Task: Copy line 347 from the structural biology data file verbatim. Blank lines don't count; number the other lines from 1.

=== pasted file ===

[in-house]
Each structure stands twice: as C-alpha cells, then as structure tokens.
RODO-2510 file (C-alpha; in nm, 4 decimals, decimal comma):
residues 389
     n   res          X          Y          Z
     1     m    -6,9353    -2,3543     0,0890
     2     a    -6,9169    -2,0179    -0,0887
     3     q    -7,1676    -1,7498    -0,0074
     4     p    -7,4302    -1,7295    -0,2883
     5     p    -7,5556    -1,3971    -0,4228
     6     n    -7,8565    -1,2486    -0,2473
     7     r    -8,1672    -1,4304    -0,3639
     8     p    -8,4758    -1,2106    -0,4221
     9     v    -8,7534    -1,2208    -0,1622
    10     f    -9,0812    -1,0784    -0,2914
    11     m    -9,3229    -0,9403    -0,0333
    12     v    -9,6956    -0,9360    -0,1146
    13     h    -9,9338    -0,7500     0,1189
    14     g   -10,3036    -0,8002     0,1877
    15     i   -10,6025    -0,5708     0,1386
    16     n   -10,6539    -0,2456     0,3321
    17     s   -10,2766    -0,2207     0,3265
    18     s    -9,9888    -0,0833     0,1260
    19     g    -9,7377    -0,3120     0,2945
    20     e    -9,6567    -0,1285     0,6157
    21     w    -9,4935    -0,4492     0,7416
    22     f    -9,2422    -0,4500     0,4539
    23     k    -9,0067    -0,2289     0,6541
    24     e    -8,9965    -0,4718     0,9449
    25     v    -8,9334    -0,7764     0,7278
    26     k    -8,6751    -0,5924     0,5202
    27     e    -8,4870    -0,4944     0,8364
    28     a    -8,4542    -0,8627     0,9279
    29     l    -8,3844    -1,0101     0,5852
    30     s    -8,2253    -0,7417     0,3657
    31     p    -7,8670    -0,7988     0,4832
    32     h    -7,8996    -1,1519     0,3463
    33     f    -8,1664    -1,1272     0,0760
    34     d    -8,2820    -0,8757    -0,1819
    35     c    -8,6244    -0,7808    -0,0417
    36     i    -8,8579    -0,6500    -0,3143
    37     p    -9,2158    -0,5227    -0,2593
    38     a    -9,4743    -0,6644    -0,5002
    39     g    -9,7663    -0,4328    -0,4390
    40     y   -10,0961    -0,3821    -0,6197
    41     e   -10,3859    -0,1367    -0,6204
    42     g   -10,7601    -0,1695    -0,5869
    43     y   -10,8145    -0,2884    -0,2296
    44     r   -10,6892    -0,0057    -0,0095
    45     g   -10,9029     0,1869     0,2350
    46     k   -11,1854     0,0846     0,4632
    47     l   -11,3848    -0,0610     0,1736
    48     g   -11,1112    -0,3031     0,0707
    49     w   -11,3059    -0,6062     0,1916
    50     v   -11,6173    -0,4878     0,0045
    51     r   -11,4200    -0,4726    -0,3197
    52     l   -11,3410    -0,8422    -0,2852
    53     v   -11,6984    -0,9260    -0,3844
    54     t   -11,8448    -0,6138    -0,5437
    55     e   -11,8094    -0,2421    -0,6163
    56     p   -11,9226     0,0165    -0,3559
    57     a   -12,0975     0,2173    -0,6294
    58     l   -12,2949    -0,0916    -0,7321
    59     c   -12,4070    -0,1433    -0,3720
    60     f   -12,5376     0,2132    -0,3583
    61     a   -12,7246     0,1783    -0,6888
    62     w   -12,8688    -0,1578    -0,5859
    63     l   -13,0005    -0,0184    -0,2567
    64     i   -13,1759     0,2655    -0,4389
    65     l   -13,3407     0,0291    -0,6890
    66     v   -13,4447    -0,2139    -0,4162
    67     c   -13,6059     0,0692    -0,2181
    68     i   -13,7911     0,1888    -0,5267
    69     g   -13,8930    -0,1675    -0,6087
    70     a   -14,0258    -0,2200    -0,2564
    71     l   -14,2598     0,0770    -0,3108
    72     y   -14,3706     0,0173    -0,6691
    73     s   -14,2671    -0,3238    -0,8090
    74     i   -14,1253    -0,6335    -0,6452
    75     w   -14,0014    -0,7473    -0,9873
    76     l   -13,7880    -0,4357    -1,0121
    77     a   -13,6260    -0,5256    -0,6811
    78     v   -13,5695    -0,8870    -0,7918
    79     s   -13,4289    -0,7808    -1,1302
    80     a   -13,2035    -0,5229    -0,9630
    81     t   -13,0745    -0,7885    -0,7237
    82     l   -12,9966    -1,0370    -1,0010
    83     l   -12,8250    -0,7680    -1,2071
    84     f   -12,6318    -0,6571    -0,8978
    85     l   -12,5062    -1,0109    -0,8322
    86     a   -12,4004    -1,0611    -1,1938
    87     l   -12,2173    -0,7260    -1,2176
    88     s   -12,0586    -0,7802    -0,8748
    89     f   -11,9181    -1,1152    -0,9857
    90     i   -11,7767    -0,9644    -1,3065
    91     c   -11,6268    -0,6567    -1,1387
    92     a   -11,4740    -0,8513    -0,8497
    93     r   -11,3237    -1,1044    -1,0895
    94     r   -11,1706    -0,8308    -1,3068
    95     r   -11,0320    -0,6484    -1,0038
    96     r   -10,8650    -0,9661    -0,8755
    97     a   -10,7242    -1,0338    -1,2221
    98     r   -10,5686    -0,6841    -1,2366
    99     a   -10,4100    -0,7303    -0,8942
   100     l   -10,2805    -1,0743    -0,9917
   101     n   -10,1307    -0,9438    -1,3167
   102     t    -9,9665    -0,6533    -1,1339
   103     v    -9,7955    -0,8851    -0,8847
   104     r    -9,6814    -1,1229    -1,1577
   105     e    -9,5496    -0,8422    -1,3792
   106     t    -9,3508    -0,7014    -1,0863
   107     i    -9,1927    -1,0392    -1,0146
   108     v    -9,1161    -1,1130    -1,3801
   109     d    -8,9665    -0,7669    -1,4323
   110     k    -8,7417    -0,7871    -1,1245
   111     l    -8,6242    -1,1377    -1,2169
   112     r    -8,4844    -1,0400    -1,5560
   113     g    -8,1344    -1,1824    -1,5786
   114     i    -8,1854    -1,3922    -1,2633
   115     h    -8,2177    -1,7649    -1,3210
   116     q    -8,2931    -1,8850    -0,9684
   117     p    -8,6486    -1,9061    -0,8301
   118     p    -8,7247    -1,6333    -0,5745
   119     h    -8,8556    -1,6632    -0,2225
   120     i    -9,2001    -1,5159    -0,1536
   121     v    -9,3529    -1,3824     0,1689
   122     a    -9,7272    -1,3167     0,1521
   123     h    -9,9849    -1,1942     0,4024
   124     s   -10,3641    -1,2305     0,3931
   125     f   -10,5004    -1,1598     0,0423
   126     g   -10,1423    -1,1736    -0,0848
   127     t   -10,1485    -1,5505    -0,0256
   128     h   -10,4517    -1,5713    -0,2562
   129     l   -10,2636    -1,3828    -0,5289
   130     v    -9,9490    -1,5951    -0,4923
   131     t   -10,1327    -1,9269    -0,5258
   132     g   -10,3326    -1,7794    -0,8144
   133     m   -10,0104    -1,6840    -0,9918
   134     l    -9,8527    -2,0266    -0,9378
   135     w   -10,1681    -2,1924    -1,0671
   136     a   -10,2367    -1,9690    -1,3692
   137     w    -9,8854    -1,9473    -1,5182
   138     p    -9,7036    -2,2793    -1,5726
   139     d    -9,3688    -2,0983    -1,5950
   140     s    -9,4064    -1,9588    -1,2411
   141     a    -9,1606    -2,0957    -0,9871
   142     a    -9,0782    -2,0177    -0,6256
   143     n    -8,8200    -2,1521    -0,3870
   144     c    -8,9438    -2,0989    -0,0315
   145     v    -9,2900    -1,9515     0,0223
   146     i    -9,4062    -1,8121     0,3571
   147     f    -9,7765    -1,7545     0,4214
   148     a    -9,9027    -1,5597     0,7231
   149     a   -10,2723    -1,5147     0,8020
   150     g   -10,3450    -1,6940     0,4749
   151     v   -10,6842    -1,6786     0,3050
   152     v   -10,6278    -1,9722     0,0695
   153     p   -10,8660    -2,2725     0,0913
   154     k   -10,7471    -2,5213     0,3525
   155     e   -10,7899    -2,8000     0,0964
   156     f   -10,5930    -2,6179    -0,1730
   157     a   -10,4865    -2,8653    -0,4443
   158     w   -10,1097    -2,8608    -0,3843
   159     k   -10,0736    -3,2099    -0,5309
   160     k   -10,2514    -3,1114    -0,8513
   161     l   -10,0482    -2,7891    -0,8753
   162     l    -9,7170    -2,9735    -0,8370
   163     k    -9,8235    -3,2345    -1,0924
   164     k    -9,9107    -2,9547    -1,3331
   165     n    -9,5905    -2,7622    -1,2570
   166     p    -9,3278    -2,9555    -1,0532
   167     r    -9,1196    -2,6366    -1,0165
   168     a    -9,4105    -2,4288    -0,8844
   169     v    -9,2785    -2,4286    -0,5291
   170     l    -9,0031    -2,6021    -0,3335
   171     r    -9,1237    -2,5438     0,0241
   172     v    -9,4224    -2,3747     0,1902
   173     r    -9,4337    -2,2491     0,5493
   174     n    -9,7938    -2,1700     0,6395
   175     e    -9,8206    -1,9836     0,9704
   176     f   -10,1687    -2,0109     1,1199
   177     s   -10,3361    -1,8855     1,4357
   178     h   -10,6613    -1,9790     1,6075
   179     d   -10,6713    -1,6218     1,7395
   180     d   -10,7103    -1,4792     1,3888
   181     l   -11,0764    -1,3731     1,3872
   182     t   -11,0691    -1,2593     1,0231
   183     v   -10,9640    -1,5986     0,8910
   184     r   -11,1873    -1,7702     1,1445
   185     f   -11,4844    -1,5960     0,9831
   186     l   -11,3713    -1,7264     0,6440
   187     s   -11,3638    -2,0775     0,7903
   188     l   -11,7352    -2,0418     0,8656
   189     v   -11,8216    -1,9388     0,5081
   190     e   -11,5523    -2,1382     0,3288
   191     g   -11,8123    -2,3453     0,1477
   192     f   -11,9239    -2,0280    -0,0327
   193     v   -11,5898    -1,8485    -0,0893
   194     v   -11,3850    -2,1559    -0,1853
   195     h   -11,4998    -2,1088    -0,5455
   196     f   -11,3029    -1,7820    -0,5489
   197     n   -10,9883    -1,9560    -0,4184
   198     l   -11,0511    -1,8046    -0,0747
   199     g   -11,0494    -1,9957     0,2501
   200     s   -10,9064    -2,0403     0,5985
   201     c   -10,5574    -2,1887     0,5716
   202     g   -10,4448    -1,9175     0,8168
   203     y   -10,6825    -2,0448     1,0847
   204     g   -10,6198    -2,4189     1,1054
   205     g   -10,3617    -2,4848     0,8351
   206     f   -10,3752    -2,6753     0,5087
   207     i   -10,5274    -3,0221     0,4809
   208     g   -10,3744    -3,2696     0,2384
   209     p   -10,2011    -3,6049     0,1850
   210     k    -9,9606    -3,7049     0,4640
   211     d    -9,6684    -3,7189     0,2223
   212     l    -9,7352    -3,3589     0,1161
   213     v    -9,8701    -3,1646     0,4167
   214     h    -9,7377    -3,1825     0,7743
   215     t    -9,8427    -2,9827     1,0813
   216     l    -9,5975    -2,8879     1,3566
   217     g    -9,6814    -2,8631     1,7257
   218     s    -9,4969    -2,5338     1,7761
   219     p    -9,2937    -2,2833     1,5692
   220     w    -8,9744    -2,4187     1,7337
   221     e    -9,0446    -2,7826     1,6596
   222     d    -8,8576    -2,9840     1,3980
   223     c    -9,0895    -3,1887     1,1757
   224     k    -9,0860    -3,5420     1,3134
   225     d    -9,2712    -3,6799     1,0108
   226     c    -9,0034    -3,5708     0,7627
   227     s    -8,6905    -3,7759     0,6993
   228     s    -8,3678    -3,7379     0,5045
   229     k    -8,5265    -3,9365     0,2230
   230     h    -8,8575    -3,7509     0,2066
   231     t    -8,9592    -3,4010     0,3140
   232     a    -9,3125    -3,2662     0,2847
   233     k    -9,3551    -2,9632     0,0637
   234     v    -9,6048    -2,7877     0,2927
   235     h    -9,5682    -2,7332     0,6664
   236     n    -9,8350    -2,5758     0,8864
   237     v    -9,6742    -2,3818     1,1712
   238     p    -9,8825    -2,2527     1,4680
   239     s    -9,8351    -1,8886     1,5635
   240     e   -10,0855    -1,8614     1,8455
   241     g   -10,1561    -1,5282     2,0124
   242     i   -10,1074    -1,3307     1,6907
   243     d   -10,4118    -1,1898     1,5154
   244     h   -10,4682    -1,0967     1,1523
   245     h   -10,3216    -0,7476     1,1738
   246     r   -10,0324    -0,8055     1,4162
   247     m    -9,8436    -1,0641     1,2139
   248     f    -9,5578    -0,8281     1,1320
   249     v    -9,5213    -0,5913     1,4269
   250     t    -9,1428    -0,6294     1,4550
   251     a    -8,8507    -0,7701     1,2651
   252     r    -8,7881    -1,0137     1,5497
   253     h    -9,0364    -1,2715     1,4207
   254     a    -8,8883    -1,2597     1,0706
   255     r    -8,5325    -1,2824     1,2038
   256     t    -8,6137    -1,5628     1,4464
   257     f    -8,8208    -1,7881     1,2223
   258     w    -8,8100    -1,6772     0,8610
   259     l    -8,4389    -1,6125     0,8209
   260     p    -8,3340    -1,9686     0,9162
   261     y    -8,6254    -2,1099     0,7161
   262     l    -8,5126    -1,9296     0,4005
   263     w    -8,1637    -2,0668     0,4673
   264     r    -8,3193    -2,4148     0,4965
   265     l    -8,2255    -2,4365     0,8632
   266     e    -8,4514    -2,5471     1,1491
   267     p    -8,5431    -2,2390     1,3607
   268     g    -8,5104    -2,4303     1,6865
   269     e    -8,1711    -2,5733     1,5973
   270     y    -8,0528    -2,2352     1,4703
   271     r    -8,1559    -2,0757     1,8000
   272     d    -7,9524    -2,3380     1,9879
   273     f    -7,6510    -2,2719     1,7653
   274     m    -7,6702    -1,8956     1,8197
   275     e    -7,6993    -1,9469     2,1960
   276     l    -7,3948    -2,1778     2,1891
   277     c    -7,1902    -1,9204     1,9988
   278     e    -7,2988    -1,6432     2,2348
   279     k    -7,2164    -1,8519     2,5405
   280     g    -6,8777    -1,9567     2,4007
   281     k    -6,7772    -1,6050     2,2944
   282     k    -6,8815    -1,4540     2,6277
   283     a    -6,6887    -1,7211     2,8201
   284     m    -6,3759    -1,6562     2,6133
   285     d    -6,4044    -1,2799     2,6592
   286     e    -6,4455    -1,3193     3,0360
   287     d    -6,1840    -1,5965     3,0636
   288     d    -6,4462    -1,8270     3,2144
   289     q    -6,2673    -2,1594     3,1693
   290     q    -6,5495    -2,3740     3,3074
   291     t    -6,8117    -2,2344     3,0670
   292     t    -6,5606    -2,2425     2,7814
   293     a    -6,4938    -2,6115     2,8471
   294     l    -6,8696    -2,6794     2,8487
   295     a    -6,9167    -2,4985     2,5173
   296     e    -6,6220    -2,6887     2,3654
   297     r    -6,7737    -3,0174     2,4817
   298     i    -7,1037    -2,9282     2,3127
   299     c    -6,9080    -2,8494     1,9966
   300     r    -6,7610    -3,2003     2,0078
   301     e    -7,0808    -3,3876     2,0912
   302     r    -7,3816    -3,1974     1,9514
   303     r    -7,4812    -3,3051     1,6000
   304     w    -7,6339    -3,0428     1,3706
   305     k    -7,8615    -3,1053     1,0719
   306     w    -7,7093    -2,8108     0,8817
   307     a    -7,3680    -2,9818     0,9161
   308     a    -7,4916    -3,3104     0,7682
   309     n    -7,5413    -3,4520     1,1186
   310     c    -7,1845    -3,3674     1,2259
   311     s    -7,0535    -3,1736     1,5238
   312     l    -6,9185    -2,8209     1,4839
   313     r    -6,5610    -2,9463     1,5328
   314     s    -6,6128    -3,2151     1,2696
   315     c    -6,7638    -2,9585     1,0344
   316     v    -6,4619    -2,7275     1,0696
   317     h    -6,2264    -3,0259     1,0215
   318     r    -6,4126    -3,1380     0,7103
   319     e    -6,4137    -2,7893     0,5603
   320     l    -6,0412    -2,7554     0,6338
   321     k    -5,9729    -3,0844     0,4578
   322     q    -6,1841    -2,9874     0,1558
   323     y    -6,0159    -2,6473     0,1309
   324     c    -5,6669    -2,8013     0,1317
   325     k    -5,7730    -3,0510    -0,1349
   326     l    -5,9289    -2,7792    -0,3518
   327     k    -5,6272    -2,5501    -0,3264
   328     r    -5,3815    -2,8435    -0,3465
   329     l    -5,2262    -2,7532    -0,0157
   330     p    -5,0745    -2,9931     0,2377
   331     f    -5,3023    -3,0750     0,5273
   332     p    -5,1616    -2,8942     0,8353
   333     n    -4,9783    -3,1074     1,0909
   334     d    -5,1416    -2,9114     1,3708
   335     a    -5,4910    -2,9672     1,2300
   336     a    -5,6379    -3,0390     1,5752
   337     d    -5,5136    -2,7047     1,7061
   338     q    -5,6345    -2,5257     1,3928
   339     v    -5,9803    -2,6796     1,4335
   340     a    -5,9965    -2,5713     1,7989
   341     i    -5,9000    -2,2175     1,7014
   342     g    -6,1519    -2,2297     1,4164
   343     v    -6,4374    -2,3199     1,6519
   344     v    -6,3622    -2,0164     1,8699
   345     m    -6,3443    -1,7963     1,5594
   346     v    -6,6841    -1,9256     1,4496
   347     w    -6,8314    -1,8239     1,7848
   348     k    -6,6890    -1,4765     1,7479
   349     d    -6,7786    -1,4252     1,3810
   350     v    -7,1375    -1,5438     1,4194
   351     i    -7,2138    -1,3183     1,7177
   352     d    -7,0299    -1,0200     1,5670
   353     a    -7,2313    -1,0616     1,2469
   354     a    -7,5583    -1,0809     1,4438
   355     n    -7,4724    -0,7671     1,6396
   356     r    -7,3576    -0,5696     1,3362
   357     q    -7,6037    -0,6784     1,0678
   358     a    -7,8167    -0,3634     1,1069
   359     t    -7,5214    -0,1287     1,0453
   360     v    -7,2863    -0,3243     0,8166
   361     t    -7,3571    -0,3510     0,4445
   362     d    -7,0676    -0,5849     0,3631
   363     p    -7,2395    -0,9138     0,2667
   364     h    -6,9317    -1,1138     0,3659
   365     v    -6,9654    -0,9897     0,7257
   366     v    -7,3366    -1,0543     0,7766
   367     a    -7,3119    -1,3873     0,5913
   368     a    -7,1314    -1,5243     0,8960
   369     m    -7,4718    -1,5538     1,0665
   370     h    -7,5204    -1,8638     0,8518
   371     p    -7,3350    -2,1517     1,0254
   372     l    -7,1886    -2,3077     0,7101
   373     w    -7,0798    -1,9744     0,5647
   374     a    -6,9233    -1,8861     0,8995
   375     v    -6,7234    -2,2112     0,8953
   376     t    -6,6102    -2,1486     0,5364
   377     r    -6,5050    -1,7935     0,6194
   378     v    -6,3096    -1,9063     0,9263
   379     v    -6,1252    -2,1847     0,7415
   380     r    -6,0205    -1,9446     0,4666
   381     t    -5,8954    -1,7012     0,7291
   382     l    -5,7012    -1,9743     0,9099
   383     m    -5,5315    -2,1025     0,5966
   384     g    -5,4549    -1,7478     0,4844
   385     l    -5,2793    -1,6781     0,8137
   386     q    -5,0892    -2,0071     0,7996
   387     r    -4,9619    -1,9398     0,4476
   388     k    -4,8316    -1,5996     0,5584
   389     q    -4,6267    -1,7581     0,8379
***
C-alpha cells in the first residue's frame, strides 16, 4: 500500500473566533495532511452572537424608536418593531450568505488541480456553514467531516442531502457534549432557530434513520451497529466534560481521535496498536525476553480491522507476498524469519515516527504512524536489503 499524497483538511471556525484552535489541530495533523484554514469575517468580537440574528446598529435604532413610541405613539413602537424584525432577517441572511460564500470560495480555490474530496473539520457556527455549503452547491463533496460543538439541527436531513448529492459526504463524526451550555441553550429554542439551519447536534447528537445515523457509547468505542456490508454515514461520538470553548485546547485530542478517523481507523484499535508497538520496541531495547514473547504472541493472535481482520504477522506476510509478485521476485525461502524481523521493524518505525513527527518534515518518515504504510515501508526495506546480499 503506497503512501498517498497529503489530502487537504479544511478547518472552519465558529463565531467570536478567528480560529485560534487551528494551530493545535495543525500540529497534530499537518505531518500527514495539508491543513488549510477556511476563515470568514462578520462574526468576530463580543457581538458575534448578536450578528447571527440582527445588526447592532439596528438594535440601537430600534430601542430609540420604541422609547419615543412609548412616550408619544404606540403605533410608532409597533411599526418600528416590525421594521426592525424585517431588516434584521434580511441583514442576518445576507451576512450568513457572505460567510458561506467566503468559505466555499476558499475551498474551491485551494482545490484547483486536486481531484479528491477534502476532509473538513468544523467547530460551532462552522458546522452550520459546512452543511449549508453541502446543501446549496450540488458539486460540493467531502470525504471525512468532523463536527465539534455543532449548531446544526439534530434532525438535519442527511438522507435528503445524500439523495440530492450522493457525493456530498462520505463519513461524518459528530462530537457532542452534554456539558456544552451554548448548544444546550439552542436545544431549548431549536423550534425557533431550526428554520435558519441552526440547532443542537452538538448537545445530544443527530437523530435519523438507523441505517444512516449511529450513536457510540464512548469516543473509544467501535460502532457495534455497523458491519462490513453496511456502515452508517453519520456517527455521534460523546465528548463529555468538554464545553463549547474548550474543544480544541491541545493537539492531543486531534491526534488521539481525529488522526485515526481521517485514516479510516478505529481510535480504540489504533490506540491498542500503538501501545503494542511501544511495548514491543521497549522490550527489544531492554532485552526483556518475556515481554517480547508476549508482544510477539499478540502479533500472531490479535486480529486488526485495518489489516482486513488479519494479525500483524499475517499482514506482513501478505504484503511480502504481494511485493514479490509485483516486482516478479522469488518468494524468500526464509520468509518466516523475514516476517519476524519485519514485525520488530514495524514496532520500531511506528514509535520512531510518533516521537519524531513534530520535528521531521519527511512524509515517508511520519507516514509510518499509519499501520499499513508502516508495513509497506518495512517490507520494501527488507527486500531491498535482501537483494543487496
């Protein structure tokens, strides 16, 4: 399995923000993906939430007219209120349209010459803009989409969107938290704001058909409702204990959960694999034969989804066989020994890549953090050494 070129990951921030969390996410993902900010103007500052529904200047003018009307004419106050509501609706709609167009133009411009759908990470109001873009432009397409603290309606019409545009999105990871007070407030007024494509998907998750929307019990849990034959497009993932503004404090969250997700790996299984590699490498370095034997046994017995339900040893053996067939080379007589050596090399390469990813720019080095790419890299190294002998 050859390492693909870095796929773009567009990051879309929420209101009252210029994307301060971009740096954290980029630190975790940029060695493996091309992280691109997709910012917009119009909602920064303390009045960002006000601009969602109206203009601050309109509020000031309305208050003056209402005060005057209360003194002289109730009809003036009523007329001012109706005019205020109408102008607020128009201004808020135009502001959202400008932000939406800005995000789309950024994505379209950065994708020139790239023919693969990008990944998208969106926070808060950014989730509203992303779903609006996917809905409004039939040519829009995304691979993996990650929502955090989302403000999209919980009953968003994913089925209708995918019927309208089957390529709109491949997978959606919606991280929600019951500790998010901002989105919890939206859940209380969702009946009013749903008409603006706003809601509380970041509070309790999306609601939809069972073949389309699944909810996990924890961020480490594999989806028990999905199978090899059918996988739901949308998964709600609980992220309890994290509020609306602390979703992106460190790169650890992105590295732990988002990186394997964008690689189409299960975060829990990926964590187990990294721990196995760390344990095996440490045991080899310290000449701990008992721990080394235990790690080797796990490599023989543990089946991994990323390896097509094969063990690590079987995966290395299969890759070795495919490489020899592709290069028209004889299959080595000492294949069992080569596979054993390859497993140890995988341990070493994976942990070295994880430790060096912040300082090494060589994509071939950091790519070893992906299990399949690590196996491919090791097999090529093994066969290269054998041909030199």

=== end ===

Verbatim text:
   342     g    -6,1519    -2,2297     1,4164